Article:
Of course oil producers don’t worry that much about ending the subsidy to foreigners. While an infintesimal proportion of their tax dollars support the foreign subsidy, a far greater amount of our tax dollars go right into their own pockets.

But hey, I’m sure if we just elect Obama/McCain/Barr/Cthulhu, he’ll solve all these problems and “reform” the government!

  • http://www.orderhotlunch.com Jeff Molby

    I can’t stop laughing.

  • Ben

    I’m pretty sure Barr would get around to addressing this as President if he could. Of course he’d most likely be vetoing the Federal Government to a halt so it probably wouldn’t matter anyway.

  • Eric

    This is pretty damn funny!

  • http://thelibertypapers.org/ Brad Warbiany

    Wow, Jeff & Eric officially have a very macabre sense of humor.

    I’d find it a lot more funny if I weren’t paying for it.

  • Eric

    oh, it’s disturbingly funny, twisted, sick, all those sorts of things. But funny never the less.

  • tim

    maybe i’m wrong.. but aren’t the trucks that
    transport every single good we buy, and
    basically make the American way of life
    possible powered
    by diesel?

  • http://www.orderhotlunch.com Jeff Molby

    Wow, Jeff & Eric officially have a very macabre sense of humor.

    I’d find it a lot more funny if I weren’t paying for it.

    Yeah, I suppose. I guess I just feel like I got my money’s worth out of it. You couldn’t possibly invent a story that absurd.

  • http://www.orderhotlunch.com Jeff Molby

    maybe i’m wrong.. but aren’t the trucks that transport every single good we buy, and
    basically make the American way of life
    possible powered by diesel?

    Yes, but aside from heating oil (which is basically just diesel fuel), that’s the only use of diesel in this country. Almost every non-commercial vehicle on the road runs on unleaded fuel.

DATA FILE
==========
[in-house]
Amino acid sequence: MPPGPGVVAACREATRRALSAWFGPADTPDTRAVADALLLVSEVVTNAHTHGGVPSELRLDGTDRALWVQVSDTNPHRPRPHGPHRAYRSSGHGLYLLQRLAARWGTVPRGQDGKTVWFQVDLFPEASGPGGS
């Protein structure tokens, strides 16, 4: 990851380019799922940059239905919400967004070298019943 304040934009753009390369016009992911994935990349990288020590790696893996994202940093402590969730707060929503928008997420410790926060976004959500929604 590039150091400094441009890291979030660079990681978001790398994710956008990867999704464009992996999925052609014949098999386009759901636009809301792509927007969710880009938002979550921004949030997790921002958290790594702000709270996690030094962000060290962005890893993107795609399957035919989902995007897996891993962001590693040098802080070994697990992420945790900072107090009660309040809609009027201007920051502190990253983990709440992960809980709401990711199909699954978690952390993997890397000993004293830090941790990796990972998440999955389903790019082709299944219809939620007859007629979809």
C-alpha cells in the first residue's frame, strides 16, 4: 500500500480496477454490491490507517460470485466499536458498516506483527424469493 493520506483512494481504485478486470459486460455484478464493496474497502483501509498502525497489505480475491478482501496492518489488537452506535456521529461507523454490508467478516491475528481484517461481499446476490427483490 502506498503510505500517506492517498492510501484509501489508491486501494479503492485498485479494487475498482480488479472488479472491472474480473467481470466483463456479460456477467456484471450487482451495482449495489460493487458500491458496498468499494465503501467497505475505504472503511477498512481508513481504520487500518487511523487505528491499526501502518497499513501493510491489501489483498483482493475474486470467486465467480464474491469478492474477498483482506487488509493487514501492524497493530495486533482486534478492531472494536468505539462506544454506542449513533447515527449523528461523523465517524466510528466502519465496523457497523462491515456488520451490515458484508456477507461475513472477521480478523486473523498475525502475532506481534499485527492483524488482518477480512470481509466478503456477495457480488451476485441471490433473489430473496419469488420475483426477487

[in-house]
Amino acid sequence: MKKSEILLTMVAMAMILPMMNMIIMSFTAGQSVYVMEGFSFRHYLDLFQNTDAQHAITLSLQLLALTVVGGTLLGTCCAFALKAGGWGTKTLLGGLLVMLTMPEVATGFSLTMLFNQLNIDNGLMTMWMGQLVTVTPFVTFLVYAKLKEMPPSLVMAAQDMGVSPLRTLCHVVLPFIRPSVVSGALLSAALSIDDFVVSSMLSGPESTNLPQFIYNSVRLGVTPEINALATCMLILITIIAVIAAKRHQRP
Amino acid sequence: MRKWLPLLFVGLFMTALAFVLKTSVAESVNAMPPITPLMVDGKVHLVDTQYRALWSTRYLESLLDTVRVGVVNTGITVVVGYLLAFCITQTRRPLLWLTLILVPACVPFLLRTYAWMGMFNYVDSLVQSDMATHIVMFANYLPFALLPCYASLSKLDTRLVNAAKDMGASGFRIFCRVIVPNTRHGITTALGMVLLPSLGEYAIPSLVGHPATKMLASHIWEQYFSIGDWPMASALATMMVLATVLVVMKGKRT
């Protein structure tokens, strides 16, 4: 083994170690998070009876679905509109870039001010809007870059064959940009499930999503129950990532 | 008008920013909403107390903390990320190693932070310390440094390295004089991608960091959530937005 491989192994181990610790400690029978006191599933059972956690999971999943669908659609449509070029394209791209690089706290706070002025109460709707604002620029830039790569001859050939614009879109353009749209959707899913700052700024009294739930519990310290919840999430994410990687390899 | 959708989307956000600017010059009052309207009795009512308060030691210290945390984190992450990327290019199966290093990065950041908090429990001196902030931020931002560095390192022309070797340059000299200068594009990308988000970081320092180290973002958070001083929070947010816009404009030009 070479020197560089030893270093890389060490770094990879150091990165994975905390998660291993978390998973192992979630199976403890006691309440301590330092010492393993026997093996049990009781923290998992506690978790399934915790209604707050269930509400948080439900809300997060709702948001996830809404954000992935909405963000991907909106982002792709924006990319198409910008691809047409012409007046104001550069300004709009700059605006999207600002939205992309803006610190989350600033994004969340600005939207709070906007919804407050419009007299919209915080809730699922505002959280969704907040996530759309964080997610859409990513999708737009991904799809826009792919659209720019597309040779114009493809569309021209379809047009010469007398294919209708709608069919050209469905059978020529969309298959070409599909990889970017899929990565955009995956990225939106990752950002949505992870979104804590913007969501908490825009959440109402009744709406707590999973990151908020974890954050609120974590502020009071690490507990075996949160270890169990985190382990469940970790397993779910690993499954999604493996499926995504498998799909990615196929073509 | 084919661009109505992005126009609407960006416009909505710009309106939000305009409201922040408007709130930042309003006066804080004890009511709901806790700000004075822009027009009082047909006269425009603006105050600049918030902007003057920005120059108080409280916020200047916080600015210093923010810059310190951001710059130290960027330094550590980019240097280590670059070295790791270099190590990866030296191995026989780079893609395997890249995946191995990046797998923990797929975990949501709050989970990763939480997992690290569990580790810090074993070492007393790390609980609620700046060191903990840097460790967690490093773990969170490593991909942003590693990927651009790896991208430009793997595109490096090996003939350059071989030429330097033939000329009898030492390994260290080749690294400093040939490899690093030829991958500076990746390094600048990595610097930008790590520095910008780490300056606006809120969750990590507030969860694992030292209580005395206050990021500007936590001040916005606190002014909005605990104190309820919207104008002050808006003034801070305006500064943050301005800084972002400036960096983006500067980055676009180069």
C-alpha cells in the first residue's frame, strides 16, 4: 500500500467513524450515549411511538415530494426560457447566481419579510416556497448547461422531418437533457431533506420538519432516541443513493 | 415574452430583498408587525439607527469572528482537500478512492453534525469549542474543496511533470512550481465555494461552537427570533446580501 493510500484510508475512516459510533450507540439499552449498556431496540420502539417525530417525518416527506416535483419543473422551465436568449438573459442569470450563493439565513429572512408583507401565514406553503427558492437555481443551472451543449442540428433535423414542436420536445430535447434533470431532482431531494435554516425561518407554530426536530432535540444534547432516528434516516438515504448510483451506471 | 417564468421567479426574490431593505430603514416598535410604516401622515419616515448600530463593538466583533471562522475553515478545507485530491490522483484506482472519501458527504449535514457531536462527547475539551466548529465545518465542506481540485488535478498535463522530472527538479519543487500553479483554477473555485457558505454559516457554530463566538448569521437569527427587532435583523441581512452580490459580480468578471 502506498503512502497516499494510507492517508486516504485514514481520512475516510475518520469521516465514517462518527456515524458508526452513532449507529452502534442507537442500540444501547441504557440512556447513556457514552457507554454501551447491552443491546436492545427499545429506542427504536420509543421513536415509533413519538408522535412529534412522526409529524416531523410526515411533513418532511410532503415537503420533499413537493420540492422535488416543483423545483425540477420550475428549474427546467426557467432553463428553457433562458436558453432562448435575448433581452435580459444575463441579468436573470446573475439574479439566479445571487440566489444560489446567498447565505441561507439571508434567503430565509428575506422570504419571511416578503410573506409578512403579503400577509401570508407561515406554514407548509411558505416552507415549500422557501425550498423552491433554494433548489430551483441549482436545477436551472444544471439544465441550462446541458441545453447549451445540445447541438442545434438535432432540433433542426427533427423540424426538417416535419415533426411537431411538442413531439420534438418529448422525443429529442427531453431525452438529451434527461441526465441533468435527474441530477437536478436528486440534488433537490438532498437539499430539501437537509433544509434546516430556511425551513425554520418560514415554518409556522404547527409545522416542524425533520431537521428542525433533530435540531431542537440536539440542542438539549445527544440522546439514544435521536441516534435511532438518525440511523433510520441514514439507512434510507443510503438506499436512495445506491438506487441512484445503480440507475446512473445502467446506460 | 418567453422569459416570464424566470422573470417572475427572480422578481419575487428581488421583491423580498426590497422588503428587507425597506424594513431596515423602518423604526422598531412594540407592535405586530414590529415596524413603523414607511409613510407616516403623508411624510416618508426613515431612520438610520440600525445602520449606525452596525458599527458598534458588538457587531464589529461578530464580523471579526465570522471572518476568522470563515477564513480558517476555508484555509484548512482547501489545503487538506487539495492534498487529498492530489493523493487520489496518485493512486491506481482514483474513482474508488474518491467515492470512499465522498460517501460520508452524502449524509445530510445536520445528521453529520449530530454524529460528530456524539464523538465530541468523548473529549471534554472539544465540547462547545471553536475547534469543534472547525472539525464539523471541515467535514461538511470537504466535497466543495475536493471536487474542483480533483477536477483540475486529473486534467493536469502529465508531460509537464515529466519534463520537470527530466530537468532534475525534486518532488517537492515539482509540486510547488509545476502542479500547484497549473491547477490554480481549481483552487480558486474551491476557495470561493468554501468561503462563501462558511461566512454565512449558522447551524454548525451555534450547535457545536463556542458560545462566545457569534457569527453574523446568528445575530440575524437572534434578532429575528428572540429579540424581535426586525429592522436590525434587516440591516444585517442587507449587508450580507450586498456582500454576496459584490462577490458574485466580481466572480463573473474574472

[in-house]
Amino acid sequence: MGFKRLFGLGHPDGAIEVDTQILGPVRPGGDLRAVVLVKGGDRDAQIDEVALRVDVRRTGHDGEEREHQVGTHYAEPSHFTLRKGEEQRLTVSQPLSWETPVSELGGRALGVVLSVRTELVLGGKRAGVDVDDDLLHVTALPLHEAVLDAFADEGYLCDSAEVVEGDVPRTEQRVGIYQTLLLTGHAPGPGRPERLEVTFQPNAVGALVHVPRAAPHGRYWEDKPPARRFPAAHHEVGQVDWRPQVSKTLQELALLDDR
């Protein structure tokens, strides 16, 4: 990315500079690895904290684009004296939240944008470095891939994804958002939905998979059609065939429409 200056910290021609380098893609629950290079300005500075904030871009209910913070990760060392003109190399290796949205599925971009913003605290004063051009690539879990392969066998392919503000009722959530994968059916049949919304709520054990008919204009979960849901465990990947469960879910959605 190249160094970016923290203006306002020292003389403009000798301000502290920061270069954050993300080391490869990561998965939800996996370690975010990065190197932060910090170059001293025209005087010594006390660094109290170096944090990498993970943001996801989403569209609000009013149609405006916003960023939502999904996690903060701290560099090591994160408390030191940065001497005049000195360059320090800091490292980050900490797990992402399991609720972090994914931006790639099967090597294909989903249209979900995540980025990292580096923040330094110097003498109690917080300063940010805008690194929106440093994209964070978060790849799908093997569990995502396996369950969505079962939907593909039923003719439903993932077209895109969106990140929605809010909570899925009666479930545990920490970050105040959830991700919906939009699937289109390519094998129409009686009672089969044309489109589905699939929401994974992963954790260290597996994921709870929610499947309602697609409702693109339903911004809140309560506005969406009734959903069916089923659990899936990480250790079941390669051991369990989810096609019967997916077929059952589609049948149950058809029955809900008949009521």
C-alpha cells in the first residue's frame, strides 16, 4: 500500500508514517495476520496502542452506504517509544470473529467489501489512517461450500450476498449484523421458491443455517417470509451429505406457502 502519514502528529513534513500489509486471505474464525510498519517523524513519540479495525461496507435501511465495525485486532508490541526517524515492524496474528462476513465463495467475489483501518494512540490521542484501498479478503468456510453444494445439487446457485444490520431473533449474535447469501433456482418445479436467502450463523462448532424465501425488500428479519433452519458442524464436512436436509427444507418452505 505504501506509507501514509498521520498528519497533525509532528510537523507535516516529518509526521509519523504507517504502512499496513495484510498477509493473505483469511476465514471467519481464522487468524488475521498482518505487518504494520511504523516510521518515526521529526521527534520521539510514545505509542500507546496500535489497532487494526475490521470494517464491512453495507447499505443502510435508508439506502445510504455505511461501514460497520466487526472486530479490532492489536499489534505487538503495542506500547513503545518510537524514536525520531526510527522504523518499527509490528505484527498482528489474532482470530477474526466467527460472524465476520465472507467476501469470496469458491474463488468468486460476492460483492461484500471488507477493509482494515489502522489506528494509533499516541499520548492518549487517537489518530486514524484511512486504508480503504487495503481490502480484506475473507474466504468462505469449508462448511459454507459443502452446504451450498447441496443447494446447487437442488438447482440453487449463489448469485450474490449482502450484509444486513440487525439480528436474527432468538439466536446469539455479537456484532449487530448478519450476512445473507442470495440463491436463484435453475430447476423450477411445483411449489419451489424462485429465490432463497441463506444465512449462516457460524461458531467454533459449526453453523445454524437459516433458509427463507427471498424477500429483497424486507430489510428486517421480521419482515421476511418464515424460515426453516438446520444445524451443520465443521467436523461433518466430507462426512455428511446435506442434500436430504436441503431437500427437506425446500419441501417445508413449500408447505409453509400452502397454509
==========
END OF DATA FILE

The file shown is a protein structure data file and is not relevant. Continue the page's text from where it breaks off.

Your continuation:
• Eric


    maybe i’m wrong.. but aren’t the trucks that
    transport every single good we buy, and basically make the American way of life possible powered by diesel?

    What’s your point?

  • tim

    One main problem here. Americans don’t use much diesel. So they’re subsidizing foreign, not domestic, use. In fact, they’re simply sending money for non-American-produced diesel that won’t be consumed on American soil to foreign fuel companies.
    My point is that the entire premise of this post
    is ignorant and wrong. Americans use massive amounts of diesel. Whether it’s indirectly or not doesn’t matter. So tell me.. what’s so funny about it?

  • oilnwater

    diesel is the lifeblood, read lifeblood as literal, juice of both transportation and construction. in both the US and any country on the planet. jesus, you would think any of you would know that, with even a cursory familiarization of anything.

    and that’s not to say this particular article is bunk on knowledge regarding the sham of “biodiesel.” what the article itself is adressing is entirely spot on. the issue of “biodiesel,” the regulation of such, and the consequences are quite correct. but seeing so many of you assuming that this fuel is unimportant and doesnt factor in our US economy in a significant way is so ignorant that it’s absolutely mindboggling. let’s me know what nancyboys you forum goers really are.